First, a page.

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Foliar Isoprene Emissions: Now and in the Future
Volume 12, Number 28: 15 July 2009

Isoprene is a highly reactive non-methane hydrocarbon (NMHC) that is emitted in copious quantities by vegetation and is responsible for the production of vast amounts of tropospheric ozone (Chameides et al., 1988; Harley et al., 1999), which is a debilitating scourge of plant and animal life alike. In fact, Poisson et al. (2000) have calculated that current levels of NMHC emissions -- the vast majority of which are isoprene (accounting for more than twice as much as all other NMHCs combined) -- may increase surface ozone concentrations by up to 40% in the marine boundary-layer and by 50-60% over land. In addition, they note that the current tropospheric ozone content extends the atmospheric lifetime of methane (one of the world's most powerful greenhouse gases) by approximately 15%. Consequently, it can be appreciated that anything that helps to reduce vegetative isoprene emissions is something to be highly prized.

In light of these several observations, Wilkinson et al. (2009) decided to examine an important effect of a phenomenon that influences foliar isoprene emissions and is destined to impact the world for decades, and possibly centuries, to come: the historical and still-ongoing rise in the atmosphere's CO2 concentration. This they did by growing three-year-old cottonwood trees and two-year-old aspen trees in controlled-environment chambers maintained for several weeks at atmospheric CO2 concentrations of 400 and 800 ppm, with the aspen trees also exposed to CO2 concentrations of 600 and 1200 ppm. In addition, they grew two-year-old sweetgum and eucalyptus trees in another controlled-environment facility maintained at CO2 concentrations of 240 and 380 ppm. And in all of these different situations, they measured the isoprene emission rate (IS) of the trees' leaves.

In the case of the latter experiment, the nine researchers found that "IS was approximately 30% and 18% lower, respectively, for eucalyptus and sweetgum trees grown at 520 ppm CO2, compared with trees grown at 240 ppm CO2." They also found, in the other study, that the cottonwood and aspen trees "exhibited a 30-40% reduction in isoprene emission rate when grown at 800 ppm CO2, compared with 400 ppm CO2," and that the aspen trees "exhibited a 33% reduction when grown at 1200 ppm CO2, compared with 600 ppm CO2."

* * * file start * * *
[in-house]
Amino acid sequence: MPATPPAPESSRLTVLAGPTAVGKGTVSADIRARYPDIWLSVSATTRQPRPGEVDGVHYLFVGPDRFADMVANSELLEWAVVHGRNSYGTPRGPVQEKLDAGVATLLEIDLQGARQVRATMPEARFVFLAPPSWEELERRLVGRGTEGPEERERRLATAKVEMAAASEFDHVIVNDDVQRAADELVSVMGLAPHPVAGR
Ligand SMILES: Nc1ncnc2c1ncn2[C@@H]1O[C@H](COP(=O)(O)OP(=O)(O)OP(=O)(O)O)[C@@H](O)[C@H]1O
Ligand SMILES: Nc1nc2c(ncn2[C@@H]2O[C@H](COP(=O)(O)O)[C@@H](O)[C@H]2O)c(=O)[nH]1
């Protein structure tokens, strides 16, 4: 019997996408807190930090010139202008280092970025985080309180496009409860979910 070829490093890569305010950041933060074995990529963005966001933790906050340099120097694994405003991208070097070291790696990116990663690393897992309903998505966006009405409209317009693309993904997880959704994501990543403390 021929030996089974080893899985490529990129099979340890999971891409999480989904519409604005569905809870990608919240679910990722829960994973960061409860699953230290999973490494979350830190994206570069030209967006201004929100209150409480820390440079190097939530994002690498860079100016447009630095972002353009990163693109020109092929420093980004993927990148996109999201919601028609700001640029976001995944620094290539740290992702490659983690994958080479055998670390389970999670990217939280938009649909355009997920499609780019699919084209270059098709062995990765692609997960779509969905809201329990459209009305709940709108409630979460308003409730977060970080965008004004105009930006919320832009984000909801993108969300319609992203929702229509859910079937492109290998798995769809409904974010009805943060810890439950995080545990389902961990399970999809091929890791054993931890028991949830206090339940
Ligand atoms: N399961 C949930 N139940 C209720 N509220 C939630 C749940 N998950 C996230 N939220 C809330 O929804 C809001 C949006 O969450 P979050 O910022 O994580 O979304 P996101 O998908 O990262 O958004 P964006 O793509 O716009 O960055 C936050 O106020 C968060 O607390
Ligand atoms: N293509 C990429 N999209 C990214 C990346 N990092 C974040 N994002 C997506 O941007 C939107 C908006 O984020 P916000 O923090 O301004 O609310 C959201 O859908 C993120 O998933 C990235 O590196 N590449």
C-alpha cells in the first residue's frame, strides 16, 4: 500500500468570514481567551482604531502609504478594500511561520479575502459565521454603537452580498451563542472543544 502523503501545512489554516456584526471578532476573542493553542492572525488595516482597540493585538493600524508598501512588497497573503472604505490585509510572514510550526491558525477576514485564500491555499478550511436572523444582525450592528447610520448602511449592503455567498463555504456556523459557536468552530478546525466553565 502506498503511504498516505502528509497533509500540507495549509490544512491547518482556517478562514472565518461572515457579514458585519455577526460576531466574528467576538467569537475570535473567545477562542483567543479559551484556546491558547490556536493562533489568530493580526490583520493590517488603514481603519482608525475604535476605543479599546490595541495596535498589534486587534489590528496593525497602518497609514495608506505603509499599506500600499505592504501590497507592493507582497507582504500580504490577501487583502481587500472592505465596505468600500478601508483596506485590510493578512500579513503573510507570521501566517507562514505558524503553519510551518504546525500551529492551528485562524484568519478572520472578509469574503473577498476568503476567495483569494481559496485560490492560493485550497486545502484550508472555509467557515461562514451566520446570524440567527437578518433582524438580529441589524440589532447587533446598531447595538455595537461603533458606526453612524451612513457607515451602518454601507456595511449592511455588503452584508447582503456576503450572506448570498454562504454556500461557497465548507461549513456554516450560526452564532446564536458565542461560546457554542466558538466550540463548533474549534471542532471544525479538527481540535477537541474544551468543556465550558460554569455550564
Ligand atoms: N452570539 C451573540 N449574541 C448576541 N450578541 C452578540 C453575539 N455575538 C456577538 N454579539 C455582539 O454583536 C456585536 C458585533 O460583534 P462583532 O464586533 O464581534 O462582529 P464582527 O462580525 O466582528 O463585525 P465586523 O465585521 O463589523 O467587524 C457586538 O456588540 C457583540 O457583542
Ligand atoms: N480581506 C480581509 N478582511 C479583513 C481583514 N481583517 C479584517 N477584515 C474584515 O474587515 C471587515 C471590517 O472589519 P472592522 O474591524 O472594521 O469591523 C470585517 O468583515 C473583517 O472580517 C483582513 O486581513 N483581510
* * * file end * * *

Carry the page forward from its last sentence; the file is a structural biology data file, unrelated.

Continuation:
Based on these findings, Wilkinson et al. "used current models of leaf isoprene emission to demonstrate that significant errors occur if the CO2 inhibition of isoprene is not taken into account," developing in the process "a quantitative algorithm that can be used to scale IS at the leaf level to changes in atmospheric and intercellular CO2" that can be "incorporated into larger-scale models that aim to predict regional or global patterns in IS," which can further be used to address "important questions concerning atmospheric chemistry in the face of future global change projections."

In a related paper published in the same issue of Global Change Biology that takes this important additional step, Heald et al. (2009) incorporate an empirical model of observed isoprene emissions response to changes in atmospheric CO2 concentration in the long-term growth environment and short-term changes in intercellular CO2 concentrations into a biogenic emission model embedded within the Community Land Model of the global NCAR Community Climate System Model. And in doing so, they find that "the large increases in future isoprene emissions typically predicted in models, which are due to a projected warmer climate, are entirely offset [our italics] by including the CO2 effects."

So what other global warming phenomena might be "entirely offset" by including still other biological "CO2 effects" that may perturb them? We'll never really know until they are all identified and properly incorporated into the ever-evolving suite of climate models that drive U.S. and global energy policy, which is something that is not likely to happen anytime soon, as it could well upset some very important apple carts that are carrying hundreds of pages of hoped-for U.S. federal legislation along the arduous-but-recently-paved trail that leads to its becoming the law of the land.

Sherwood, Keith and Craig Idso

Chameides, W.L., Lindsay, R.W., Richardson, J. and Kiang, C.S. 1988. The role of biogenic hydrocarbons in urban photochemical smog: Atlanta as a case study. Science 241: 1473-1475.

Harley, P.C., Monson, R.K. and Lerdau, M.T. 1999. Ecological and evolutionary aspects of isoprene emission from plants. Oecologia 118: 109-123.

Heald, C.L., Wilkinson, M.J., Monson, R.K., Alo, C.A., Wang, G. and Guenther, A. 2009. Response of isoprene emission to ambient CO2 changes and implications for global budgets. Global Change Biology 15: 1127-1140.

Poisson, N., Kanakidou, M. and Crutzen, P.J. 2000. Impact of non-methane hydrocarbons on tropospheric chemistry and the oxidizing power of the global troposphere: 3-dimensional modeling results. Journal of Atmospheric Chemistry 36: 157-230.

Wilkinson, M.J., Monson, R.K, Trahan, N., Lee, S., Brown E., Jackson, R.B., Polley, H.W., Fay, P.A. and Fall, R. 2009. Leaf isoprene emission rate as a function of atmospheric CO2 concentration. Global Change Biology 15: 1189-1200.